There is a terrific story about President Eisenhower, who, on inauguration day, when he was no longer President, and his Secret Service protection was gone, was told he had to drive his own vehicle out of the White House gates.  Remember, before he was elected, he was a General – always with someone to drive him.  He probably didn’t know he had his own vehicle, and he hadn’t had to drive in twenty years. In those days everyone could afford the cost of gas,  but General Eisenhower no longer remembered  how to drive.

When was the last time any President pulled into a gas station and asked them to “fill her up?” I’d guess it was most likely Jimmy Carter.  Now that Ex-Presidents have lifetime Secret Service protection, they never ever have to pull into a gas station and pump their own gas. What is the Administration thinking?   Clearly, not about a way to lower gas prices.  But moving along – OK, I can’t move along. For heaven sake, ask the middle class what they need to make their lives easier, and I bet one thing would be gas at under $3 a gallon. (It has more than doubled since 2008.)

What does any of this have to do with little lamb chops?  The other night we were at a hospital gala where they served little lamb chops.  It took us back to the old days when, at every White House reception, they would serve little lamb chops.  The kind where you just pick the chop up by the rib bone, handily attached, and munch away on the perfectly medium rare end.  It was government hospitality at it’s best.  In the days when they served little lamb chops, not everyone agreed about everything, but public servants weren’t as angry or uncompromising as they are now. We can pretend that animosity between political parties is not new,  that it’s normal. We can also pretend government decisions have no impact on our lives. And we can pretend that no one misses the little lamb chops. But pretending is not going to feed hungry children, and little lamb chops most certainly can.  We’re just sayin’… Iris 

Saturday, September 08, 2012

It was Exhausting

It was quite an exhausting two weeks, what with the political conventions and all the blathering talking heads, interpreting what other blathering heads, as well as elected and celebrity blatherers, blathered endlessly.  By far the most entertaining blather was when Wolf Blitzer was interviewing Rahm Emanuel (who you will remember worked at senior levels in both the Clinton and Obama administrations.).  It went something like this, (and please forgive any inaccuracies because I was on the treadmill screaming “YOU IDIOT!” at Wolf.)  Wolf asks Rahm a question that was designed to elicit a defense of the President.  Rahm tries to answer.  Wolf interrupts Rahm. Rahm says, “you asked me a question, are you going to let me answer?”  Wolf interrupts again. Rahm shakes his head.  Wolf, needing to be right, defends his interruption by saying, “I covered the White House during those administrations.”   Rahm, not remembering that Wolf, as a reporter, had not been in any of the policy meetings that senior staff attended, just looked at Wolf and said, “Then you must know everything.”   That’s when I really started yelling “YOU IDIOT,” or maybe it was when Wolf implied he was some kind of a White House insider.

Anyway,  other than Bill Clinton’s presentation, that was my favorite convention moment – for both conventions.  Admittedly, I have spent a great deal of time simply shaking my head.  If I were running the Obama campaign (as opposed to the government), at the beginning, or the end of every political ad would be the Mitch McConnell clip of him saying “The single most important thing we want to achieve is for President Obama to be a one-term President.”  Defeating the President was a priority for the Congress. And how do you do that?  You block the President’s attempt to get anything done.  You do not worry about jobs, out of control oil prices, or the economy.  You change the conversation to bedroom (it’s not your business and who cares?) nonsense – like whether abortion  is acceptable if there’s rape or incest, and same sex marriage.  Neither of which is a priorty for people out of work, struggling with the cost of health care, or having to decide between feeding your family or filling your gas tank.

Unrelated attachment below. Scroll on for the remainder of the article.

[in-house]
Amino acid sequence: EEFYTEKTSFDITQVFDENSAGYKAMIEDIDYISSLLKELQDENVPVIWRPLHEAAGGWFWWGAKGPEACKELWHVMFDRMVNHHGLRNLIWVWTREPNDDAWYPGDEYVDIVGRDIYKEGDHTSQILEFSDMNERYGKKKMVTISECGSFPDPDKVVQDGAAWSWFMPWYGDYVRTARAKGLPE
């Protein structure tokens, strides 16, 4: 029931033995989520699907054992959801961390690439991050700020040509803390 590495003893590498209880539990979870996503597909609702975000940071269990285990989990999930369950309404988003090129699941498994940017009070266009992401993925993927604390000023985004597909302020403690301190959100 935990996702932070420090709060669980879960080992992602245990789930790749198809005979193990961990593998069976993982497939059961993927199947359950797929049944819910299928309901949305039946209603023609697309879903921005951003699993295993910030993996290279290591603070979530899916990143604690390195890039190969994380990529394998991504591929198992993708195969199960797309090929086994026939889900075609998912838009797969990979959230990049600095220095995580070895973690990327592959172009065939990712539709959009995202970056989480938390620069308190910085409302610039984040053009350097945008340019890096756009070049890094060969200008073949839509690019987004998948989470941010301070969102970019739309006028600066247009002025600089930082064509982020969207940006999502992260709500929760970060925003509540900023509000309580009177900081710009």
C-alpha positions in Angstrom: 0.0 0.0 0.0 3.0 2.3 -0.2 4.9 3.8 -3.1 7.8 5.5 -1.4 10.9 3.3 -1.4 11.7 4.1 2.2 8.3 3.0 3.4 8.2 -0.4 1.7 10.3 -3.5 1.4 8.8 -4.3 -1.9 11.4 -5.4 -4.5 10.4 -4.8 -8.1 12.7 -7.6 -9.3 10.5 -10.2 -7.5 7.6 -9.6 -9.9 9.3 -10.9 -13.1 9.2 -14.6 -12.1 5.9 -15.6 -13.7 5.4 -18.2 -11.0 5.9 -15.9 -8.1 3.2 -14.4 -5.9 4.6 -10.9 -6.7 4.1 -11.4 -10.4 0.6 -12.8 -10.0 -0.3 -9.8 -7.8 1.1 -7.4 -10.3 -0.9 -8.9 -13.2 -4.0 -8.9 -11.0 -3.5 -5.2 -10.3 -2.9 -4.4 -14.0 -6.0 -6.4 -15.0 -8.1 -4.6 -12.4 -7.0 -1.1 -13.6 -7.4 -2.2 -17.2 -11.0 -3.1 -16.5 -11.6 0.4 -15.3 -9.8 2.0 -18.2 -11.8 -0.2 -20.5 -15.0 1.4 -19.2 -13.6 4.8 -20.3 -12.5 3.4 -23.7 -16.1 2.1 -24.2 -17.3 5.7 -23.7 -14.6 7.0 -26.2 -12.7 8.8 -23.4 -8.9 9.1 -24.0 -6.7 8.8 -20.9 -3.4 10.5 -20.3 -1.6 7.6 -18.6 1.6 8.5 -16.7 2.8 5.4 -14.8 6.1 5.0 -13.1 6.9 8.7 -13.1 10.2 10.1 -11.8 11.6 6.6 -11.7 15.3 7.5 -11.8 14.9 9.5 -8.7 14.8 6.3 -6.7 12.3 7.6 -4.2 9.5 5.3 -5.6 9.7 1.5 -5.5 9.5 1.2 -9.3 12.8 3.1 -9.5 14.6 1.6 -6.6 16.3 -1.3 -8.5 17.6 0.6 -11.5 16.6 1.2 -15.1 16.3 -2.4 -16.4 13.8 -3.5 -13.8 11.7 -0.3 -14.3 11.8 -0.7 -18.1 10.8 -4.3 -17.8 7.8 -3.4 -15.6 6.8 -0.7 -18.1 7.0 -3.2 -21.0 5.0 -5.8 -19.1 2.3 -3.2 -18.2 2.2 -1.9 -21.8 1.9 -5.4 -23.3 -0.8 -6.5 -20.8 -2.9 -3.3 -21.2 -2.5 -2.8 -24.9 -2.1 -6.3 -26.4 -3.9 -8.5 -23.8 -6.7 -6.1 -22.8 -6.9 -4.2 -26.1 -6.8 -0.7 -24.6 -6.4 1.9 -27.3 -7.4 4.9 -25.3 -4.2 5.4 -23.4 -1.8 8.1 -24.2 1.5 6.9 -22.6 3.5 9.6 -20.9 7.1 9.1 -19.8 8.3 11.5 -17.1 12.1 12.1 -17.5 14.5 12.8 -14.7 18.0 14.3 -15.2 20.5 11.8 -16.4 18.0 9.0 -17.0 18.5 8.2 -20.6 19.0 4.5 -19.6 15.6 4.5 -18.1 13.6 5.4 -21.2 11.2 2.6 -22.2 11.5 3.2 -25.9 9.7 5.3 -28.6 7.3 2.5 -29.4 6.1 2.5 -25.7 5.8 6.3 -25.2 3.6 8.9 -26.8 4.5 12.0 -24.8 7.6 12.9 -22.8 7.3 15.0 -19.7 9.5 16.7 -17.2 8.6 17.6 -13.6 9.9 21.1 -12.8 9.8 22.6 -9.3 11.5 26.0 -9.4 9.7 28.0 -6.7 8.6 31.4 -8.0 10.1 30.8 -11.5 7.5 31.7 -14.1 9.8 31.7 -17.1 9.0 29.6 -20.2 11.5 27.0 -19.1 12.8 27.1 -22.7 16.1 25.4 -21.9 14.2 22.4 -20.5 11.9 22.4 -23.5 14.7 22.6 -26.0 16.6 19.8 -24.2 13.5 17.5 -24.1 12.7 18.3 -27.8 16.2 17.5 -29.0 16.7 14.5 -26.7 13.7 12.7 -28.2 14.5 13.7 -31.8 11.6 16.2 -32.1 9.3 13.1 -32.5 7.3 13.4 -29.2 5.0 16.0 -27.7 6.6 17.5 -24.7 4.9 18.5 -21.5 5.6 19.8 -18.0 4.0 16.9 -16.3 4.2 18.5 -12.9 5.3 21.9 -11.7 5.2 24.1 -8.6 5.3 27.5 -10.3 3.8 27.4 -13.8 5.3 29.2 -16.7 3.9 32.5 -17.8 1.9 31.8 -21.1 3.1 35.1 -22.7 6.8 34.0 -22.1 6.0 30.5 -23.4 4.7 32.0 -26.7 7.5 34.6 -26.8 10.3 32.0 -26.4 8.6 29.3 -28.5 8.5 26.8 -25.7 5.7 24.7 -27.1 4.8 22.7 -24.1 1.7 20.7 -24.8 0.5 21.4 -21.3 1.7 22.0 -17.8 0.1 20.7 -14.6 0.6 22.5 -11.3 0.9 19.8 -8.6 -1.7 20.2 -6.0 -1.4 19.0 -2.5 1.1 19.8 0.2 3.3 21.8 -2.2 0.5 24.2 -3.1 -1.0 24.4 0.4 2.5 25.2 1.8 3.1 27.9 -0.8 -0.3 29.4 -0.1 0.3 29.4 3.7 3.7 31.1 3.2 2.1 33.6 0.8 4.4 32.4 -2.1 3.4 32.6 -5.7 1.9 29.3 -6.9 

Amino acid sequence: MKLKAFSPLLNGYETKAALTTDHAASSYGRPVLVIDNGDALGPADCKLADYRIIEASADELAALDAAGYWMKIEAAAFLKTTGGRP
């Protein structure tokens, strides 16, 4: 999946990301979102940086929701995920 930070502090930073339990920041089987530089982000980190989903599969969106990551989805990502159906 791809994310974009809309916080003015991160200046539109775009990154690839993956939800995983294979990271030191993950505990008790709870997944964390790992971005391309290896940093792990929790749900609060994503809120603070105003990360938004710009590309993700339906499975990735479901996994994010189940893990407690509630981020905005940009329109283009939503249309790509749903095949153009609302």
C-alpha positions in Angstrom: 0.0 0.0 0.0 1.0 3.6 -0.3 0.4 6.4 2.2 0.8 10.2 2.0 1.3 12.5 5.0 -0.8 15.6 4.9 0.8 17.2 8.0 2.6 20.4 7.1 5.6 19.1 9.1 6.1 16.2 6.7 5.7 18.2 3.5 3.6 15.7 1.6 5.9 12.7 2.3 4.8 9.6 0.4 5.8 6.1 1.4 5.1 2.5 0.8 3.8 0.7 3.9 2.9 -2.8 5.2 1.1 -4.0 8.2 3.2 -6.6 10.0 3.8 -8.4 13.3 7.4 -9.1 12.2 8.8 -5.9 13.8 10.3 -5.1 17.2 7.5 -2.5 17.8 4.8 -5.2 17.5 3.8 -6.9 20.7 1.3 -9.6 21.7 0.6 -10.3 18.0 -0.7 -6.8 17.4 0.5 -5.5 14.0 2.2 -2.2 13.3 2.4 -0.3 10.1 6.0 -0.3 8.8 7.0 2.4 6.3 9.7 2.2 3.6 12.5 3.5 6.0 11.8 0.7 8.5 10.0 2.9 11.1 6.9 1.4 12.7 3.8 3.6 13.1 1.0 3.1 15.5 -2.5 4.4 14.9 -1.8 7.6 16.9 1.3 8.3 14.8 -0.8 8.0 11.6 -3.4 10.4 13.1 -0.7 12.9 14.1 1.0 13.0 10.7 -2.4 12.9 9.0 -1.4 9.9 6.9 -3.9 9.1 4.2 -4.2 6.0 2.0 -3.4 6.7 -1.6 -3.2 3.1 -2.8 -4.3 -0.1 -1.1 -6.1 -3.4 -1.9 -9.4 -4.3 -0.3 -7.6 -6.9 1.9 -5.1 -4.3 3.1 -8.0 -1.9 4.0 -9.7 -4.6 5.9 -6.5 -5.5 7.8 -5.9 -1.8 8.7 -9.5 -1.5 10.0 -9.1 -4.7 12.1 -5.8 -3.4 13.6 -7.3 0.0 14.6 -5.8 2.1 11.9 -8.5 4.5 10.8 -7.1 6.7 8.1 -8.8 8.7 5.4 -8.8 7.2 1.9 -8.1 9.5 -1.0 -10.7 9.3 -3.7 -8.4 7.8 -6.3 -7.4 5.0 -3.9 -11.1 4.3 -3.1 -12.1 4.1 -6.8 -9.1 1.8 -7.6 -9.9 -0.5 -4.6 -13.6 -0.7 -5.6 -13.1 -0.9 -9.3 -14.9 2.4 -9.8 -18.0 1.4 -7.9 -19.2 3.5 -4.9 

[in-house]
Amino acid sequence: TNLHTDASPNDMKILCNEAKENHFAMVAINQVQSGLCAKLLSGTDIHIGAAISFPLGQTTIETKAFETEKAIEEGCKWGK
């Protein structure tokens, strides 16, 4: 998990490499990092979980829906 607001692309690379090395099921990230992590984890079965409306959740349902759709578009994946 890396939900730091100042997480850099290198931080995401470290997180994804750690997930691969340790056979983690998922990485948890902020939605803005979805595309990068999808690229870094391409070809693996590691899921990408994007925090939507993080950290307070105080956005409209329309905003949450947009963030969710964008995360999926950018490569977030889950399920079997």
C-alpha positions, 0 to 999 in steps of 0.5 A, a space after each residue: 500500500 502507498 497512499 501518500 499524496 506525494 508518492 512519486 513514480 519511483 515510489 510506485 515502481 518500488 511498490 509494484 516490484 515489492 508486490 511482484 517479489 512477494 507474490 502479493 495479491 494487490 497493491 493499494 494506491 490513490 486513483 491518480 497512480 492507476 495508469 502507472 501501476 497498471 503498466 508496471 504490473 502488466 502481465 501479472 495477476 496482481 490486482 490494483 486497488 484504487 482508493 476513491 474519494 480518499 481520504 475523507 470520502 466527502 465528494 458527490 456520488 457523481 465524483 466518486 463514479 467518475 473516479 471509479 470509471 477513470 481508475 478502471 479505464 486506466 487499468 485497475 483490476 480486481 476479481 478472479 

It’s funny because, in the last month,  everytime something ridiculous happened I thought I’d blob about it.  Then something equally absurd happened so I thought I’d write about that.  But then we were traveling, and we started to get all the details for the upcoming staged reading of “Gefilte Fish Chronicles -- the Musical” together, so I didn’t take the time to write.  Now, I have no idea what I wanted to write about, except the Conventions – which I did not attend and the only thing I missed, was not having total access to the venue.  My convention attending started in 1972. My total access (back stage and podium) started in 1976, and it didn’t end until this convention. The after parties were never important to me.  But having access (or sometimes creating credentials) to the VIP areas in the hall, the Floor, the podium, and backstage, as well as being able to produce credentials for my friends, was really cool. David and I decided not to go, but we did spend $3 to enter a lottery where the prize was to hang out with the Obamas during the Convention.  We thought it would be a hoot for us not to go as journalist and political operative, but still have VIP credentials and access to the President and First Lady.  Too bad, so sad, we didn’t win, but I sure would like to know what lucky couple took our place.

One year Terry O’Connell and I were in charge of a VIP room. As it turned out, there were too many credentials printed and we had to design a VVIP credential in order to control the numbers. Since credentials are issued everyday we needed to be prepared with four days worth of identification. So I went to the dollar store and bought little chicken, piglets, puppies and kitty stickers, which we applied to the distinguish between VIP’s and VVIP’s.  It was far less complicated than I just made it sound,  but it was enormously successful, and only the chosen few could get into the room with the food and open bar.  Ah, the good old days.  They were so much fun. We’re just sayin…. Iris